It’s easy to lump this in with his confrontational stance toward Republicans, but whereas the aforementioned jokes and jabs were intended to display a fighter’s spirit, the close of Obama’s speech was an eloquent attempt to appeal to America’s more virtuous angels. This could be referred to as the “better politics” section of his speech. He called for Americans to “appeal to each other’s basic decency instead of our basest fears,” where we don’t demonize our opponents but “talk issues, and values, and principles, and facts,” where we have substantive arguments instead of attack ads and find common ground on issues like women’s rights, immigration reform, and racial profiling instead of torpedoing all progress over those areas where we disagree.

The “better politics” section of Obama’s speech wound up closing the entire State of the Union address, which in retrospect seems very appropriate. After all, as Obama himself noted, the speech at the 2004 Democratic National Convention that transformed him overnight into a national figure had been focused on drawing Americans together by bridging regional, racial, political, and other polarizing differences. As his presidency draws to a close, Obama wants to make it clear that he has not lost sight of that mission. One way to do that, naturally, is to project an image of strength when advancing your agenda. In last night’s speech, Obama did exactly that.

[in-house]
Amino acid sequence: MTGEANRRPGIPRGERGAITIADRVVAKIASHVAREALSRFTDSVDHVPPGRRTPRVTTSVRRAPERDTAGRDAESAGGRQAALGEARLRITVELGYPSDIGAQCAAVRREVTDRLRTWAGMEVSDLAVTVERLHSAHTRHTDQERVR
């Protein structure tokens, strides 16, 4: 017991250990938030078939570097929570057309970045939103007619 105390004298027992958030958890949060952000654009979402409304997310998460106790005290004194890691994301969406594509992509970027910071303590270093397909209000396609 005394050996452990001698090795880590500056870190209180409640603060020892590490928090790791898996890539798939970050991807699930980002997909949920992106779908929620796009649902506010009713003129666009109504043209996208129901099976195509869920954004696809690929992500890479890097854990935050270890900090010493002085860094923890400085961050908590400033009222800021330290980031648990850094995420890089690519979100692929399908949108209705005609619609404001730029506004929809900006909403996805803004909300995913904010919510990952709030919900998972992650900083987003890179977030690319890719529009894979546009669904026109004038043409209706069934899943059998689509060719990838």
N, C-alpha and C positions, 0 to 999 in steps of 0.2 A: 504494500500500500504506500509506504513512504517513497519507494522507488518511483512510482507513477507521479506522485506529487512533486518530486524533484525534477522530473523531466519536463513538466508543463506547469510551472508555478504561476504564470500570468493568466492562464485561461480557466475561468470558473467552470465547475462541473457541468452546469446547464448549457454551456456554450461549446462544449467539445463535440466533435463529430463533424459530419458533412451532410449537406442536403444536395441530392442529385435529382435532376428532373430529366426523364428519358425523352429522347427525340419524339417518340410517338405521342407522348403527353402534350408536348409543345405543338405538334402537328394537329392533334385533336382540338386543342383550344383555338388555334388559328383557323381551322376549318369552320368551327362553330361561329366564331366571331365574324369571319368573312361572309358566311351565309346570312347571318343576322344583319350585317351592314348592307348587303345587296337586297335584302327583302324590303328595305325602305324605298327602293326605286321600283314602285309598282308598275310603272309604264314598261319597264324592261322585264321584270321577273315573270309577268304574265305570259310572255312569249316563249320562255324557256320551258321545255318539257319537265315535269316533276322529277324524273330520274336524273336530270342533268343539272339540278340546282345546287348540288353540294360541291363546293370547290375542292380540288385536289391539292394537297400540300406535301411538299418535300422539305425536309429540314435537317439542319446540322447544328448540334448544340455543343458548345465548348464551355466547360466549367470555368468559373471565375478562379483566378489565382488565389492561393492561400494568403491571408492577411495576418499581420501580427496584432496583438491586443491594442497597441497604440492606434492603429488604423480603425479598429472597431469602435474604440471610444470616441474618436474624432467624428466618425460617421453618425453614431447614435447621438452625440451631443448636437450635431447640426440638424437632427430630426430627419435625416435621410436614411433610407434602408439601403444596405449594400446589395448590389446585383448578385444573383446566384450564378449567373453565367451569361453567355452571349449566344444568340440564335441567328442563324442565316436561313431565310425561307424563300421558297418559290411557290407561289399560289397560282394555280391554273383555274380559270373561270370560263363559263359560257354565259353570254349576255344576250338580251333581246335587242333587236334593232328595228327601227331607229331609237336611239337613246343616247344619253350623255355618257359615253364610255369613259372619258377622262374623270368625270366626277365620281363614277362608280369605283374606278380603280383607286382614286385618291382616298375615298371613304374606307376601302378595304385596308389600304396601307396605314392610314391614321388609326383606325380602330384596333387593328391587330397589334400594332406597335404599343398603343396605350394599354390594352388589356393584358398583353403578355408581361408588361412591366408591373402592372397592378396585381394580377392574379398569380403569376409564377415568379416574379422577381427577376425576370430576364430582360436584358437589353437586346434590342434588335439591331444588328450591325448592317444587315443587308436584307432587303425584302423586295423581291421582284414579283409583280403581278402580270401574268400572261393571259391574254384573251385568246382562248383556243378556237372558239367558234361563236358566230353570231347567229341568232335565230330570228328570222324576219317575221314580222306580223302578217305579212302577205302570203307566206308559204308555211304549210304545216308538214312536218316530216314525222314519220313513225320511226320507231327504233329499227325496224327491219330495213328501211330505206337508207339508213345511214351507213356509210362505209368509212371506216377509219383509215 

5 Reasons Obama Is A Better President Than You Think

Published: Daily Dot (November 12, 2014)

Supporters of President Obama can rest easy: His legacy as one of America’s greatest presidents remains intact, even if the tide of public and Internet sentiments has turned. (His approval rating stands at a paltry 39 percent.) As the president works to fight for net neutrality, it’s time to celebrate his biggest accomplishments.

Despite the worst midterm election losses suffered by the Democratic Party while controlling the White House since 1946, Obama has more than delivered on the promise of change offered in his 2008 presidential campaign—even if the Supreme Court undercuts the president’s signature healthcare law next year. What’s Obama done for you?

1) Meaningful healthcare reform